Walking Netball

Walking Netball


And if the gap between your last game and now is just a little longer, why not try Walking Netball? It’s the game we all know and love, but played at a slower pace. This means people of any age or fitness can play.

Netball for men is also starting to take off in a big way. As well as competing in the mixed teams of Fast5 and Nets, there also men’s traditional national teams in Canada, England, Jamaica, Kenya, Pakistan and Dubai. Men’s netball actually started in Australia, with the teams being mixed, but in 1985 the first Australian men’s championship was held. The Pacific islands are fast becoming a powerhouse of men’s netball with national teams in Fiji, Samoa, and the Cook Islands to add to Australia and New Zealand.

Organisation, Sponsorship and Media 

Along with the initiatives and developments have come more investment, more sponsorship and more media coverage. As with all chicken-and-egg questions, it is difficult to know whether improving organisation from governing bodies has engendered more media coverage and sponsorship for netball, or whether the advent of better sponsorship and gradually increasing media coverage for women’s sport in general has improved the image of the game. Both sides will probably take the credit, but whatever the truth, it cannot be denied that for English netball, the sea-change was the decision from Sky Sports to cover the Vitality Super League. It has made an incredible difference to the profile of netball in England and encouraged a healthy number of sponsors to get behind it.

Similarly, every national netball team’s website has an extensive list of corporate sponsors and partners, which is good to see. The capture of sponsorship of women’s sport has traditionally been seen as the equivalent of finding the Holy Grail, but netball seems to be bucking this trend and the future looks bright. And with increased media coverage comes increased interest in personalities, both as sporting superstars and role models.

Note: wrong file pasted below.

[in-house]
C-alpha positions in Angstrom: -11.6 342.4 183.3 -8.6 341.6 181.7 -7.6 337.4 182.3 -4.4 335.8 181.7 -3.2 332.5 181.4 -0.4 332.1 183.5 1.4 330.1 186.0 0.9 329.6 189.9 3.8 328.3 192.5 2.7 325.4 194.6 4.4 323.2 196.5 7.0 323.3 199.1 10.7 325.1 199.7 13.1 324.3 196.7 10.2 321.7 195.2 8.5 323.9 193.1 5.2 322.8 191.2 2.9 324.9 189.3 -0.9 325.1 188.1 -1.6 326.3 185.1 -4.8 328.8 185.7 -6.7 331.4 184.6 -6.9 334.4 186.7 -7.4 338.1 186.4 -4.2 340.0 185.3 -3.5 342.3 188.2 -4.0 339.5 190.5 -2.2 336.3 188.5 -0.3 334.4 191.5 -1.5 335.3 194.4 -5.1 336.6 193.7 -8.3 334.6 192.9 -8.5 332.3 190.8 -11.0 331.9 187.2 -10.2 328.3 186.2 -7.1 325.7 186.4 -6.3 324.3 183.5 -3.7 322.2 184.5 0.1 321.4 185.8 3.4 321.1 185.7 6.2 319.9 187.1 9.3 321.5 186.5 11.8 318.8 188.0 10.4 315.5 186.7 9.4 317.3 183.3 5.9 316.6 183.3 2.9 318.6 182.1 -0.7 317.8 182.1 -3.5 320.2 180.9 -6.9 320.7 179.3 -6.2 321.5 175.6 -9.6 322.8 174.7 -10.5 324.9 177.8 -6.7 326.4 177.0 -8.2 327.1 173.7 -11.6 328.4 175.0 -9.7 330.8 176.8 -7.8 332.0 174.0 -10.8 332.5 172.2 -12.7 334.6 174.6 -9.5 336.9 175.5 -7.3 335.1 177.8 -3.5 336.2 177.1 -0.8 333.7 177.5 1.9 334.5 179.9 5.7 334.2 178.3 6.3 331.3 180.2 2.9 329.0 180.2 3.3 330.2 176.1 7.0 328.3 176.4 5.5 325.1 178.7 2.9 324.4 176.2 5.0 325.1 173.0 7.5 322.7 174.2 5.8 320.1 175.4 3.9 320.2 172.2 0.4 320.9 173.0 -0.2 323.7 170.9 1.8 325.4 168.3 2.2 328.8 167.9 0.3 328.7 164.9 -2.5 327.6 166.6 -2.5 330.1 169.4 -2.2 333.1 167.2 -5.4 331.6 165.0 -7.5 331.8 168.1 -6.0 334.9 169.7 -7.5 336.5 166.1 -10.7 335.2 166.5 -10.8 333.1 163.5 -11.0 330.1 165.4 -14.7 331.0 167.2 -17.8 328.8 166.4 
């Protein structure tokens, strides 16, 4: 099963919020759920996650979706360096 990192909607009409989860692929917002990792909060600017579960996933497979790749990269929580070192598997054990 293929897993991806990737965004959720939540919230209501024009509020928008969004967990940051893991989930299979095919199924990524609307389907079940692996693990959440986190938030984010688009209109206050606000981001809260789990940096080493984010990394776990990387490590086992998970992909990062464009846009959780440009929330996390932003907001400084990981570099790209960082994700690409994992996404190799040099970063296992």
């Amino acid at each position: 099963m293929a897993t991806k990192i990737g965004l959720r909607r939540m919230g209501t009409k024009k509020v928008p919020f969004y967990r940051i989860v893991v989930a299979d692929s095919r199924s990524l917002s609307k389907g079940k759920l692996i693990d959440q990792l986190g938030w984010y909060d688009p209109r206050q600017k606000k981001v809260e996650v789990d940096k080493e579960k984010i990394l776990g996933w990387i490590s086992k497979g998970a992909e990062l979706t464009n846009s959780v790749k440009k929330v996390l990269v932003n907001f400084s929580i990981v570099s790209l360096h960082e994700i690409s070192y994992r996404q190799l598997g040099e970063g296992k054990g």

Aussie Diamonds Netball Team

Aussie Diamonds Netball Team

While most international netballers can still live in relative anonymity should they wish, the Aussie Diamonds are reaching new levels of recognition in their own country and beyond. Generally women in sport face a struggle for respect or even acknowledgment, but sponsors Samsung have turned this on its head and produced a whole series of videos with the Diamonds entitled “Re-think Role Models”.

The series comprises a general piece on the team and then each of the major Diamonds’ stars has a clip of their own. Sharni Layton’s is entitled #ProveThemWrong – Caitlin Bassett’s – #RiseAboveIt, Laura Geitz’s -#InnerStrength, Paige Hadley’s – #NeverGiveUp and Kim Ravaillion’s – #WorthTheSacrifice.

They are, without doubt, the best pieces of promotional material, both for netball and women in sport in general, that there has been to date.

Final Thoughts and Olympic Prospects

In conclusion, netball has had a turbulent 120-year history. From its tentative beginnings – not even having a proper name in some parts until the 1970s, it has fought, adapted and made itself a real sporting force in the 21st century.

I would argue It is truly a global game; a quick scan down the international fixtures for this year sees tournaments in Gibraltar, Los Angeles, Liverpool, Durban, Miami, Gaborone, Edinburgh, St Maarten (Caribbean), Auckland, Bangkok, Melbourne, Singapore, Rotorua, London.

So to bring it back to the start of this piece, why isn’t it an Olympic sport? One standard response is that it’s “just a sport for girls” and, therefore, of limited interest. Another is that is only played in Commonwealth countries. However, this history, I hope, has successfully exploded both of these arguments.

But the biggest hurdle is a political one; although netball is played in 80 countries, it does not figure as a sport in USA, China or Russia and will, therefore, always be seen as having a limited reach. Although the U.S. has had an affiliated national association since the 1980s, it is thought that the actual number of women playing in the States is in the region of just 1,000.

There have been campaigns for Olympic inclusion since 2008 and they’re gaining momentum, but this problem is not one that can be solved overnight. How long does it take to develop a sport from scratch in three of the biggest countries in the world – 20-30-50 years?

Although this may sound a pessimistic note, there are plenty of positives when it comes to netball; it’s a dynamic, growing, vital sport and its governance, organisation and profile are constantly improving on an international scale.

When James Naismith was nailing his apple buckets to the wall in Springfield, MA in 1891 he could have had no inkling of what his idea would become. But 120 years on and numerous incarnations later, netball goes from strength to strength and, let’s face it, 20 million players can’t be wrong.

Penny Hopkins os a freelance writer based in the UK specializing in cricket and women in sport.